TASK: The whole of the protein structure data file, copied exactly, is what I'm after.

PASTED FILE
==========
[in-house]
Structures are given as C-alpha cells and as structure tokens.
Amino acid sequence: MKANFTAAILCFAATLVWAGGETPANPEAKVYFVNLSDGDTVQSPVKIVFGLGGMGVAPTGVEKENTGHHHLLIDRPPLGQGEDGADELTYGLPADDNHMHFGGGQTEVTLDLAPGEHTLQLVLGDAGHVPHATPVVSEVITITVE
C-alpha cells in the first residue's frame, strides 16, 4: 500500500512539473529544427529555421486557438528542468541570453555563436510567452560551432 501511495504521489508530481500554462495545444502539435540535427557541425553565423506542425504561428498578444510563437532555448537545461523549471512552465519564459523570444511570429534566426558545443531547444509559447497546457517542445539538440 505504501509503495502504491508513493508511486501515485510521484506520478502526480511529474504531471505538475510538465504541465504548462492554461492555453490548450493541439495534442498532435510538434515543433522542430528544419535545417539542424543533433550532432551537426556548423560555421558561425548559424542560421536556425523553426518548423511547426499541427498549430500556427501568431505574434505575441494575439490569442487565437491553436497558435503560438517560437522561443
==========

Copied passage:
[in-house]
Structures are given as C-alpha cells and as structure tokens.
Amino acid sequence: MKANFTAAILCFAATLVWAGGETPANPEAKVYFVNLSDGDTVQSPVKIVFGLGGMGVAPTGVEKENTGHHHLLIDRPPLGQGEDGADELTYGLPADDNHMHFGGGQTEVTLDLAPGEHTLQLVLGDAGHVPHATPVVSEVITITVE
C-alpha cells in the first residue's frame, strides 16, 4: 500500500512539473529544427529555421486557438528542468541570453555563436510567452560551432 501511495504521489508530481500554462495545444502539435540535427557541425553565423506542425504561428498578444510563437532555448537545461523549471512552465519564459523570444511570429534566426558545443531547444509559447497546457517542445539538440 505504501509503495502504491508513493508511486501515485510521484506520478502526480511529474504531471505538475510538465504541465504548462492554461492555453490548450493541439495534442498532435510538434515543433522542430528544419535545417539542424543533433550532432551537426556548423560555421558561425548559424542560421536556425523553426518548423511547426499541427498549430500556427501568431505574434505575441494575439490569442487565437491553436497558435503560438517560437522561443